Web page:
My notes about the hiking trails in the Zion National Park, Utah:

August 2011

My friends, my husband and I were dreaming to be on one of the most beautiful hiking trails in US: the Zion Narrows. Finally that day came last weekend! We had our permits and gears reserved, vacations planned and airline tickets purchased.

Well, we found out a few days before our departure that we weren’t lucky enough, there was a thunderstorm and flashflood warnings in the forecasts. The park will not issue permits to do this hike if the river is running faster than 120 cfs, or if there is any rain within a 100-mile radius of the park. The water was running at 180 cfs during the weekend of our plan.

We decided to follow our plan B and explore rest of the hiking trails at Zion.

We met many tourists at the Park having a great time hiking Zion’s paved and manicured trails to experience many of its wonders up close and personal. In a very short time, we came to appreciate Zion. I quickly realized that I would never get tired of looking at the multi-colored sandstone spirals, columns, arches, and towering cliffs.

There are many flat and easy trails in the Zion NP. There are strenuous uphill climbs and dangerous trails that require special preparation and equipment. Hikes can be 10 minutes, all day, or a backpacking trip. You have to take stock of your physical and mental fitness level in choosing a trail. If you can’t handle a thousand foot drop on both sides of the trail, with a trail only three feet wide, pulling yourself up the incline with a chain railing, avoid Angel’s Landing Trail. On a side note, Dharmesh, my husband was the only one finished the Angels’ Landing Trail during our trip, partly because of the stormy day with high wind and rain made the trail very dangerous to hike on the last part and rest of us decided not to take the risk.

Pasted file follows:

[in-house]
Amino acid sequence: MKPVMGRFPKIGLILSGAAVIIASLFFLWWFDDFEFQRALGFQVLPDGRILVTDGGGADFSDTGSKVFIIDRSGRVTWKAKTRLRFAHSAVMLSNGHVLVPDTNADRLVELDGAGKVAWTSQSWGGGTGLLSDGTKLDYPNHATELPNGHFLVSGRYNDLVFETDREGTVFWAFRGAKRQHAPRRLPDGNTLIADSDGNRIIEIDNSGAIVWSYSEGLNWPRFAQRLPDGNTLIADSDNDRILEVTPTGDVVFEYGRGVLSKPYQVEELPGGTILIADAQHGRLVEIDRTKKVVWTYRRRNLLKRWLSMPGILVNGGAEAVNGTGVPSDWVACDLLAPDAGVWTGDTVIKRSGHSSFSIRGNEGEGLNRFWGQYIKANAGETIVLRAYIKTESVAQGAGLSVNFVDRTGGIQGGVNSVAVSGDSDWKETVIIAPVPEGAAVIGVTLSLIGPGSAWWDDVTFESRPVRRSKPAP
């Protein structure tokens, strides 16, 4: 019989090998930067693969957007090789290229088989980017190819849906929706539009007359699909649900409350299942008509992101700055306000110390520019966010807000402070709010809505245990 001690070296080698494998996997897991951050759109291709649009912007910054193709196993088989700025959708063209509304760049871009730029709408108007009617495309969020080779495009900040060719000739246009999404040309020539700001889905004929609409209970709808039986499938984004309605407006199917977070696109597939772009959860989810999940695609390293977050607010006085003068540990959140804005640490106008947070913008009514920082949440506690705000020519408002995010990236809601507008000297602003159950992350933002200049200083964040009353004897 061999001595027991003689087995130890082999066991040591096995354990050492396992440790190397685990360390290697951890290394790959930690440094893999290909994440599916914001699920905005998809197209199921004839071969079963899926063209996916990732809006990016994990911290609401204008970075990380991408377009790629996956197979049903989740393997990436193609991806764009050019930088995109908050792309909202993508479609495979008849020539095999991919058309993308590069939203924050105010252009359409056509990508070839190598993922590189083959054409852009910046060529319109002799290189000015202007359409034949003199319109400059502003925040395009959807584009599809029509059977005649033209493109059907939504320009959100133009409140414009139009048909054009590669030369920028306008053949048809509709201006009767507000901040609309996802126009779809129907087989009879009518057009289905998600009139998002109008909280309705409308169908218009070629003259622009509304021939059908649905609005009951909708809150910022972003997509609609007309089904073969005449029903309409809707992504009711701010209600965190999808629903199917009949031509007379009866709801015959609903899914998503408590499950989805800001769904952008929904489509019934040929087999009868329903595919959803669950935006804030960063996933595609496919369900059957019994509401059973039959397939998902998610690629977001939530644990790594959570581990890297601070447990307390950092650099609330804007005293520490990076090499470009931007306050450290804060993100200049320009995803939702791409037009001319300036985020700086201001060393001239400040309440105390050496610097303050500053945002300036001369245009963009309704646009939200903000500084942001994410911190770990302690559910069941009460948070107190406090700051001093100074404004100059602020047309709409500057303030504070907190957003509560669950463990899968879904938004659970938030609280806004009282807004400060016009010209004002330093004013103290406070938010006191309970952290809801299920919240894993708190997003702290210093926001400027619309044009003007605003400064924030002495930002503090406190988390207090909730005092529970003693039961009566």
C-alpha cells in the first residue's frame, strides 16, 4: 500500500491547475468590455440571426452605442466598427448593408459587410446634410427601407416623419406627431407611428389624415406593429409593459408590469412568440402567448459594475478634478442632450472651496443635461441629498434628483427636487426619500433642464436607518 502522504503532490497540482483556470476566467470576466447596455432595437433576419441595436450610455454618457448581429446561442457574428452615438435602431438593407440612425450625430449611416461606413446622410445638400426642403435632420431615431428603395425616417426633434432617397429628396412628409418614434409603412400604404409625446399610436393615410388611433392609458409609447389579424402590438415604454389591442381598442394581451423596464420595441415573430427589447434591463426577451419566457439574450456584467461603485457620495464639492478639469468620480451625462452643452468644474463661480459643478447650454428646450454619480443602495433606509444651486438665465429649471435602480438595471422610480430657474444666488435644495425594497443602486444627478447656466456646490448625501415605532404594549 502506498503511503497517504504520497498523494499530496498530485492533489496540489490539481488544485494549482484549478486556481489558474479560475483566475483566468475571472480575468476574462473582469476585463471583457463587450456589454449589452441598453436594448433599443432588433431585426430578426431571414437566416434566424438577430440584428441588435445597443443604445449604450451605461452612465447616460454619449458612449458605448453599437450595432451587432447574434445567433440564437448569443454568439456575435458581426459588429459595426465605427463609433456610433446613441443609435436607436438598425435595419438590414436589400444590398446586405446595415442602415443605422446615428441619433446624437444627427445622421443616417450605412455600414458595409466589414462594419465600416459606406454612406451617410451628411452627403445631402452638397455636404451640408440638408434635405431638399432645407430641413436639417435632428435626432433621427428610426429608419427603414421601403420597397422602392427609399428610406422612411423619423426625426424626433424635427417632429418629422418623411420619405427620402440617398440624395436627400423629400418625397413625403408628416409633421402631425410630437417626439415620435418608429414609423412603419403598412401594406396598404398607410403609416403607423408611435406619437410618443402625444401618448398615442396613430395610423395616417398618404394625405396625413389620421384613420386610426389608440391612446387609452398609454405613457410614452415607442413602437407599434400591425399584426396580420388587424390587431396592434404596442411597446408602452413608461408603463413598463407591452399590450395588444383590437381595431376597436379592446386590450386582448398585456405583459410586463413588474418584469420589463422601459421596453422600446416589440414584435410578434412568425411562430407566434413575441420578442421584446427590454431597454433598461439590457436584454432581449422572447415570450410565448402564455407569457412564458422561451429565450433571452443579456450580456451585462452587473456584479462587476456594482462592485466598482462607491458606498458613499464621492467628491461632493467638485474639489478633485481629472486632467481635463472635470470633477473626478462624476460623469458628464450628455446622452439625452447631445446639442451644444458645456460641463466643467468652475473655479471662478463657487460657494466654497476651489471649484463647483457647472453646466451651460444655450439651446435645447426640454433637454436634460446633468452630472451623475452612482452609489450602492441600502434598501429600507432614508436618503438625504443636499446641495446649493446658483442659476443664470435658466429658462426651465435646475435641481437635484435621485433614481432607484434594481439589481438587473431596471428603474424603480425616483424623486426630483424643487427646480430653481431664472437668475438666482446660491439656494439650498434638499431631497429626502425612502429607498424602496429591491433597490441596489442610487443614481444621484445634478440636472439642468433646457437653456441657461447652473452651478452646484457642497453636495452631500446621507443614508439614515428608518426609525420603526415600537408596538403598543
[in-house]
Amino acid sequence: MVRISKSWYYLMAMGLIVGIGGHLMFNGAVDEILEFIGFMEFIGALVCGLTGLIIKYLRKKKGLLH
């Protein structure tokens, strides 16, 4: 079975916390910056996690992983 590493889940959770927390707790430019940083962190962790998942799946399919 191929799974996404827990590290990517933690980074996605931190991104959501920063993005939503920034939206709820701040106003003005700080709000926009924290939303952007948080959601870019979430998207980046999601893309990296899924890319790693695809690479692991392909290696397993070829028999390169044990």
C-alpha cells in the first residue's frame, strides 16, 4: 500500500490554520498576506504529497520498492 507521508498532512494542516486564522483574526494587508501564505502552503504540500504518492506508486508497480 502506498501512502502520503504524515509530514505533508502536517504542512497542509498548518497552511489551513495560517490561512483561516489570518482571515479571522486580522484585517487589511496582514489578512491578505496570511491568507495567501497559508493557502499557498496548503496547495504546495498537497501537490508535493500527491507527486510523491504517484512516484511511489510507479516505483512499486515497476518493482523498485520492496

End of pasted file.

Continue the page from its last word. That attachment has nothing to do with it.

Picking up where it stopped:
We also came across the breathtaking views while at the Observation Point trail. Observation Point is at the elevation 6,508 feet, which overlooks much of the Zion Canyon. The 4 mile trail to the summit climbs 2,150 feet making it a fairly strenuous hike. Passing through the magnificent walls of echo canyons was my favorite part of the trail.

Here is the perfect description I found on one of the websites while doing the research about the park prior to my visit.

“The diverse trek through Zion’s premier canyon is one of the most touted and breathtaking adventures in America. Extraordinary beauty and unique character describe this amazing gorge. Hanging gardens burst from dramatically colored perpendicular walls while trickling water threads its way through moss covered boulders. Gentle slopes give way to sheer walls funneling streams of water into fluted slides and twisting channels cutting deeper and deeper as the journey continues its path southward. Along the sandy perches of the banks, towering ponderosa send their roots downward, hungry for nutrients and water. The entire trip is wondrous. The Zion Narrows deserves its reputation as one of the best, if not the best, hike in the National Park System.”

And so I returned back from Zion promising myself that I will be going there again for sure, especially for the Zion narrows.

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